ST. LUCIE COUNTY, Fla. — St. Lucie County is offering competitive pay and incentives for lifeguards as right now the county has half the lifeguards that they need for their pools to be open full time.
"Pre-2010 Ravenswood used to be open year-round, 12 months out of the year," Erick Gill, the communications director with St. Lucie County, said. "Then after the housing market crashed, we had to do cutbacks and we lost 38% of our staff and pools went to summers only.
"Over time we were able to build staff back up and the goal was to open pools year-round, however we've been struggling to find lifeguards."
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Exactly one week into summer, lifeguards at Ravenswood Pool in Port St. Lucie said they've been feeling the heat.
"It has been very chaotic to say the least," Lincoln Landry, a lifeguard and assistant supervisor with St. Lucie County, said. "Today we had 145 people come in. We had 100 people in the water. We need a lot more lifeguards, a lot more swim instructors and we could do with some more supervisors as well."
St. Lucie County needs one lifeguard for every 25 people in the pool.
"We were patrolling at this end, patrolling at that end and an extra guard. We just wanted to be safe," Cathy Fox-Pardo, the interim aquatic coordinator/program supervisor for St. Lucie County, said.
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Fox-Pardo said because of the shortages, all three St. Lucie County pools are operating at reduced hours, and lifeguards have had to shuffle between county pools depending on the need and weather.
"I'd like to open all three of my pools seven days a week but we're not able to do that," Fox-Pardo said.
The new pay will hopefully recruit and retain more lifeguards long term.
“Last year the starting pay was $10.50. Now it’s up to $16.25. How could you say no?" Lincoln said.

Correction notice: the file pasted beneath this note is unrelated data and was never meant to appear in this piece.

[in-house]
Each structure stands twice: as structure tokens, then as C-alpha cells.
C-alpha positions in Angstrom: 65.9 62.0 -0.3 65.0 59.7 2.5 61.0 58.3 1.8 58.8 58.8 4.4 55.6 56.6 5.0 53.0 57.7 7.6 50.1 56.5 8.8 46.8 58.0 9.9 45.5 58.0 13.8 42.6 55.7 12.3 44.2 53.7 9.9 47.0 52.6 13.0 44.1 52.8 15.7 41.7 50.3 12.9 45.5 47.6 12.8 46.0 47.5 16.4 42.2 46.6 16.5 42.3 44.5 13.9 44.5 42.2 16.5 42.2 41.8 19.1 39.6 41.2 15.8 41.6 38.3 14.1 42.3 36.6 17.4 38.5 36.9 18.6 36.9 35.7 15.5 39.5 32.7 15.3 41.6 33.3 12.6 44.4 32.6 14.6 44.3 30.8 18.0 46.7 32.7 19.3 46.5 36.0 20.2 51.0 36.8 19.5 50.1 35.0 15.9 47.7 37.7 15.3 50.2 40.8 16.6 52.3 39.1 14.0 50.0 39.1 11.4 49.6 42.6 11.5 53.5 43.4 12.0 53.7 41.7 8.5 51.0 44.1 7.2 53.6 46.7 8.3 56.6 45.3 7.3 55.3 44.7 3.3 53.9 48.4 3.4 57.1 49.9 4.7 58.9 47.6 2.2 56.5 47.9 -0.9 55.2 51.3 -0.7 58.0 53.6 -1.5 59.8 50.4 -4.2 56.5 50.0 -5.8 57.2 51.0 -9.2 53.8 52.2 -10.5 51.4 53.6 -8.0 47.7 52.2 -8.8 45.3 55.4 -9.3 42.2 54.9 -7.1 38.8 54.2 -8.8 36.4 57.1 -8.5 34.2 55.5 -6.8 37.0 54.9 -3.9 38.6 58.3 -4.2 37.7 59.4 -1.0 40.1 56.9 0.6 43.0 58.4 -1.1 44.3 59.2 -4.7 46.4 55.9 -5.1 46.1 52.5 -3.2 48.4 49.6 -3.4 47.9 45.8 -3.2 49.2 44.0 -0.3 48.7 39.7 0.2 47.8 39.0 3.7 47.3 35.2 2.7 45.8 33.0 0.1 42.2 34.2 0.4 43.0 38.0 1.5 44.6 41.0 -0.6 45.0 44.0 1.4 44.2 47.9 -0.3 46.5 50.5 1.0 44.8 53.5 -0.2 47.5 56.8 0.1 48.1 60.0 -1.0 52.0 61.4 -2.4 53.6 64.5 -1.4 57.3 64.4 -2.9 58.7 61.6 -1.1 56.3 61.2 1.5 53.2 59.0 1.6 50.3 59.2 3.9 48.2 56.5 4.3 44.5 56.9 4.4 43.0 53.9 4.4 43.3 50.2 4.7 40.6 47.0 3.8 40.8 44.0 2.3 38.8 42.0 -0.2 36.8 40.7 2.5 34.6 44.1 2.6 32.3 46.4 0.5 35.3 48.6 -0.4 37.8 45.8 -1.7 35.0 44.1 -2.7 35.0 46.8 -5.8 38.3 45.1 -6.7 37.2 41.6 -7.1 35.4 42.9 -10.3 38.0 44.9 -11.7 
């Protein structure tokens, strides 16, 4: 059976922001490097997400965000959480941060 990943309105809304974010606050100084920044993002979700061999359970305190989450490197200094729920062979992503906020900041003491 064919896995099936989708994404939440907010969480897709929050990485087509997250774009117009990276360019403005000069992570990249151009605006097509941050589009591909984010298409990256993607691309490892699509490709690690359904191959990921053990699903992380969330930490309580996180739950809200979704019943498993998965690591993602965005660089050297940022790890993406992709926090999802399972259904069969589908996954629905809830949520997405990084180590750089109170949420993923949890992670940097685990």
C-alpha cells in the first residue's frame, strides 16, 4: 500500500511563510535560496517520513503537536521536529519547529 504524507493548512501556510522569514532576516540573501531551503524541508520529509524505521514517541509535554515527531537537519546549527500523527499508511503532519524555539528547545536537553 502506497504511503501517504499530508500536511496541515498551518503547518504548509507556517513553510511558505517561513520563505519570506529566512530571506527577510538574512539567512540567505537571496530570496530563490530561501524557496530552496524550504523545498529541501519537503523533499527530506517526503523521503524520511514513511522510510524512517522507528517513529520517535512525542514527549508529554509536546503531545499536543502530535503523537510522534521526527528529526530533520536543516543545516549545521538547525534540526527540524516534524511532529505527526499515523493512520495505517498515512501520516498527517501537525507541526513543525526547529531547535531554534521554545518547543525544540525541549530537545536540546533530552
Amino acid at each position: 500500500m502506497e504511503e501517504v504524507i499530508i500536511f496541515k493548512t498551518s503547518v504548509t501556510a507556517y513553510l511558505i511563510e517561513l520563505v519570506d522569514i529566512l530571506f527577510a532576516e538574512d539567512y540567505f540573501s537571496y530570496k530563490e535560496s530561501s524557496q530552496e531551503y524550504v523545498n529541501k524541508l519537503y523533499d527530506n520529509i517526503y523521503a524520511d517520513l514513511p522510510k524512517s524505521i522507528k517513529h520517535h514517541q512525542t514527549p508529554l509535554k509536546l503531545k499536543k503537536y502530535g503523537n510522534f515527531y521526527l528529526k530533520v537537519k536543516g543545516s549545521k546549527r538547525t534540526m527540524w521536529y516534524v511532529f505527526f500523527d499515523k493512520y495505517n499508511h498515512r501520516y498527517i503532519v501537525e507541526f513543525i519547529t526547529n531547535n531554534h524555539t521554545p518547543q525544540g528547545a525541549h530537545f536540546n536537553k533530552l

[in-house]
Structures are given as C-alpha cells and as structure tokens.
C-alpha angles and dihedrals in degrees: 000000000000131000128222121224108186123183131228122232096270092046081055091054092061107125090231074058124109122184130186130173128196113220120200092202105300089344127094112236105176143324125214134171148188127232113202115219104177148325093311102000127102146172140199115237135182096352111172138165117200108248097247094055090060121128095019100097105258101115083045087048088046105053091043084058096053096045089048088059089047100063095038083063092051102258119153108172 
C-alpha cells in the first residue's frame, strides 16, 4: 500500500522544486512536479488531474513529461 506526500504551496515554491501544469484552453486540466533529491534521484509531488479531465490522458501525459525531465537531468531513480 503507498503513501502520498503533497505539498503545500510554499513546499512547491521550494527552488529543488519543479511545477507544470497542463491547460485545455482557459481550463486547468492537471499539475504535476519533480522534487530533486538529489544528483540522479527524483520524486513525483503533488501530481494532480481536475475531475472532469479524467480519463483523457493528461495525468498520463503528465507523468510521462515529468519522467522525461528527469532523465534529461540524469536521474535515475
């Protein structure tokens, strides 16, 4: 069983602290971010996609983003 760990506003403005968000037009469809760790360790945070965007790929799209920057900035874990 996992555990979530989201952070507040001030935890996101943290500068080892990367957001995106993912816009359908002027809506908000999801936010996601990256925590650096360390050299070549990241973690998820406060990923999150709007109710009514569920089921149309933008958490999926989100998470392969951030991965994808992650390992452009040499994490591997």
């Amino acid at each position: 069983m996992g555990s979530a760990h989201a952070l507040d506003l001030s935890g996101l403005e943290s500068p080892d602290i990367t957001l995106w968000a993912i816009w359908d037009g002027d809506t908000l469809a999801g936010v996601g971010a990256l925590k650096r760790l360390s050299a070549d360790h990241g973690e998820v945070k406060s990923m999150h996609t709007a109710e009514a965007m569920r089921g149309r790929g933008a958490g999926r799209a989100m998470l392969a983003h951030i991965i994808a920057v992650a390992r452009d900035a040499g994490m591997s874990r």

Fox-Prado said they also offer basic safety instructor certifications for lifeguards, which increases their pay to $16.58, and returning lifeguards also get extra money.
"I feel proud now to be able to say we’re paying $16.25. Last year it was embarrassing to try to encourage them in with a pay that wasn't competitive to the outside world," Fox-Prado said. "I've been doing this for a lot of years and I want to mentor the lifeguards coming up."
The county is also willing to train lifeguards on the job to keep pools open year round.
"Being a lifeguard is a great job," Landry said. "You get trained in first aid, CPR. It's a great life skill to learn. It’s a fun job. You’re at the pool all day, you’re sitting in the sun. What better could there be?"
So far this year the Florida Department of Children and Families said 44 children have drowned in the Sunshine State with 64% children 3 years old or younger.
"I hear way too often where people aren't making this life-saving skill the priority that it should be," Deni Gillespie, a swim coach with Swim Squad, said.
Gillespie said she offers swim classes to adults and children.
"To me it's an essential life skill. It's as important as going to school and learning to read," Gillespie said.
She said drownings can occur in 20 seconds.
Gillespie has been a lifeguard trainer for 40 years, and many of the people she's trained to swim have gone on to be lifeguards.
Sixteen lifeguard positions are open in St Lucie County. You can apply on the county's website.